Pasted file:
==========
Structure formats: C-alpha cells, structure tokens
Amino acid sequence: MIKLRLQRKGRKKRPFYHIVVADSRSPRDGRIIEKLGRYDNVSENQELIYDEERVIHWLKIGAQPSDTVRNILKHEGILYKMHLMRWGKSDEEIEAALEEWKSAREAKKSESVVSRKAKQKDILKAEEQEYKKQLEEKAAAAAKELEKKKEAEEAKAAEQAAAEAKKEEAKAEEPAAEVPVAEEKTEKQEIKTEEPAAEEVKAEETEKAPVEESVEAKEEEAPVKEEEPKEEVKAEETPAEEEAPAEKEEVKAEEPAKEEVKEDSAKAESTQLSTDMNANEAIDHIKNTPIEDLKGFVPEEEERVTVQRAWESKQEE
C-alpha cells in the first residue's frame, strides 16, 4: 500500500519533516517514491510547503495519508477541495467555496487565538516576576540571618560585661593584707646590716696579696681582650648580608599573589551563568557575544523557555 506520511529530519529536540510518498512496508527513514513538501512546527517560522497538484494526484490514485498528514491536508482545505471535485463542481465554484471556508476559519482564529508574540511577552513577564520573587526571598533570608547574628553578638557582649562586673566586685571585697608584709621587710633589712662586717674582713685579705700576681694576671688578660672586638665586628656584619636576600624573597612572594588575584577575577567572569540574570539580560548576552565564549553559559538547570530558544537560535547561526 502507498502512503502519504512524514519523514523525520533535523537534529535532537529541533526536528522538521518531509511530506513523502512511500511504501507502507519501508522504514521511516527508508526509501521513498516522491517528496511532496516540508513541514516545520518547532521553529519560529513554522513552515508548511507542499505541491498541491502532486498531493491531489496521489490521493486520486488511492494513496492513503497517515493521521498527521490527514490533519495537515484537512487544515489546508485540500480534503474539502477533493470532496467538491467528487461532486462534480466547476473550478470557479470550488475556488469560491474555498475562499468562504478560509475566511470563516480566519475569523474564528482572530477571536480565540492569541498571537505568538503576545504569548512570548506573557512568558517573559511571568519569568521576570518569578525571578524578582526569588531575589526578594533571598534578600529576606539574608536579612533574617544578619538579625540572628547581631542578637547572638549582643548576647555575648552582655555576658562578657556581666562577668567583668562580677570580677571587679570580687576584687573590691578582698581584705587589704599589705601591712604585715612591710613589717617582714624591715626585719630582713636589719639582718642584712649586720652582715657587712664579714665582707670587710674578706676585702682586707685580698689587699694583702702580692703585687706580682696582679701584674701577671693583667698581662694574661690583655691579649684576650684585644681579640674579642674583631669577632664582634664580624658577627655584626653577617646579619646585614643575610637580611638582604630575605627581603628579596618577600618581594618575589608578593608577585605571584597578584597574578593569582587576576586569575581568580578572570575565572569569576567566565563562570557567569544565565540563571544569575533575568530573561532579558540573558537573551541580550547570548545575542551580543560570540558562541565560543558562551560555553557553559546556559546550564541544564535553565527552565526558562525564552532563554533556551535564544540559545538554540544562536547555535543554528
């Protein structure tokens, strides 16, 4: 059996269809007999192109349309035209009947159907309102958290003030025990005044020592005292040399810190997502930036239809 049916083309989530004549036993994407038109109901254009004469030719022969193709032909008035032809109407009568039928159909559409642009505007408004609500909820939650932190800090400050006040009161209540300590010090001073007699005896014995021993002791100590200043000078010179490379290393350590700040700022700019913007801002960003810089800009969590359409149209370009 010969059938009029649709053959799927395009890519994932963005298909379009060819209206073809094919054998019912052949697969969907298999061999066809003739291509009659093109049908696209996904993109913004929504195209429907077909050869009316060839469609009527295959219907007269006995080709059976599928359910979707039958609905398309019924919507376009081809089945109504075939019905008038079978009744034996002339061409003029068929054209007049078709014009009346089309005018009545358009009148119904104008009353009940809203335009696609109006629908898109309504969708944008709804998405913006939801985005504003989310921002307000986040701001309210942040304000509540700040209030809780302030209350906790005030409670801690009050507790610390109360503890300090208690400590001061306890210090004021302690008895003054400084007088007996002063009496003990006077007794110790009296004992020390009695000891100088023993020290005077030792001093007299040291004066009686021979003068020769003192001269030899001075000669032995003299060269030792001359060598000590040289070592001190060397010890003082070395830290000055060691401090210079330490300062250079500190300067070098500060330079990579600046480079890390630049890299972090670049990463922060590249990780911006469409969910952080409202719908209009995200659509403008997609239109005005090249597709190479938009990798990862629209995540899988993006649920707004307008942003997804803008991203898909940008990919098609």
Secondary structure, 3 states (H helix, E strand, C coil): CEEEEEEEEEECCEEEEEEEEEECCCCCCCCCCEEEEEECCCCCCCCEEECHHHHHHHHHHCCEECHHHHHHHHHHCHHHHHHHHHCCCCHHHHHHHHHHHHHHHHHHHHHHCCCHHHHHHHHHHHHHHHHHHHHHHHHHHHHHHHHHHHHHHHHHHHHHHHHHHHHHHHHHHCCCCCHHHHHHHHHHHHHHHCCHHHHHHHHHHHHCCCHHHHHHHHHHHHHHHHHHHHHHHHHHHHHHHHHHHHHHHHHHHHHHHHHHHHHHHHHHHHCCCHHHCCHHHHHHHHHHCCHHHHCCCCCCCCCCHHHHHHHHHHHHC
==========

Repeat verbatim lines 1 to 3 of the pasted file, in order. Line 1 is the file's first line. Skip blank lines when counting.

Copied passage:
Structure formats: C-alpha cells, structure tokens
Amino acid sequence: MIKLRLQRKGRKKRPFYHIVVADSRSPRDGRIIEKLGRYDNVSENQELIYDEERVIHWLKIGAQPSDTVRNILKHEGILYKMHLMRWGKSDEEIEAALEEWKSAREAKKSESVVSRKAKQKDILKAEEQEYKKQLEEKAAAAAKELEKKKEAEEAKAAEQAAAEAKKEEAKAEEPAAEVPVAEEKTEKQEIKTEEPAAEEVKAEETEKAPVEESVEAKEEEAPVKEEEPKEEVKAEETPAEEEAPAEKEEVKAEEPAKEEVKEDSAKAESTQLSTDMNANEAIDHIKNTPIEDLKGFVPEEEERVTVQRAWESKQEE
C-alpha cells in the first residue's frame, strides 16, 4: 500500500519533516517514491510547503495519508477541495467555496487565538516576576540571618560585661593584707646590716696579696681582650648580608599573589551563568557575544523557555 506520511529530519529536540510518498512496508527513514513538501512546527517560522497538484494526484490514485498528514491536508482545505471535485463542481465554484471556508476559519482564529508574540511577552513577564520573587526571598533570608547574628553578638557582649562586673566586685571585697608584709621587710633589712662586717674582713685579705700576681694576671688578660672586638665586628656584619636576600624573597612572594588575584577575577567572569540574570539580560548576552565564549553559559538547570530558544537560535547561526 502507498502512503502519504512524514519523514523525520533535523537534529535532537529541533526536528522538521518531509511530506513523502512511500511504501507502507519501508522504514521511516527508508526509501521513498516522491517528496511532496516540508513541514516545520518547532521553529519560529513554522513552515508548511507542499505541491498541491502532486498531493491531489496521489490521493486520486488511492494513496492513503497517515493521521498527521490527514490533519495537515484537512487544515489546508485540500480534503474539502477533493470532496467538491467528487461532486462534480466547476473550478470557479470550488475556488469560491474555498475562499468562504478560509475566511470563516480566519475569523474564528482572530477571536480565540492569541498571537505568538503576545504569548512570548506573557512568558517573559511571568519569568521576570518569578525571578524578582526569588531575589526578594533571598534578600529576606539574608536579612533574617544578619538579625540572628547581631542578637547572638549582643548576647555575648552582655555576658562578657556581666562577668567583668562580677570580677571587679570580687576584687573590691578582698581584705587589704599589705601591712604585715612591710613589717617582714624591715626585719630582713636589719639582718642584712649586720652582715657587712664579714665582707670587710674578706676585702682586707685580698689587699694583702702580692703585687706580682696582679701584674701577671693583667698581662694574661690583655691579649684576650684585644681579640674579642674583631669577632664582634664580624658577627655584626653577617646579619646585614643575610637580611638582604630575605627581603628579596618577600618581594618575589608578593608577585605571584597578584597574578593569582587576576586569575581568580578572570575565572569569576567566565563562570557567569544565565540563571544569575533575568530573561532579558540573558537573551541580550547570548545575542551580543560570540558562541565560543558562551560555553557553559546556559546550564541544564535553565527552565526558562525564552532563554533556551535564544540559545538554540544562536547555535543554528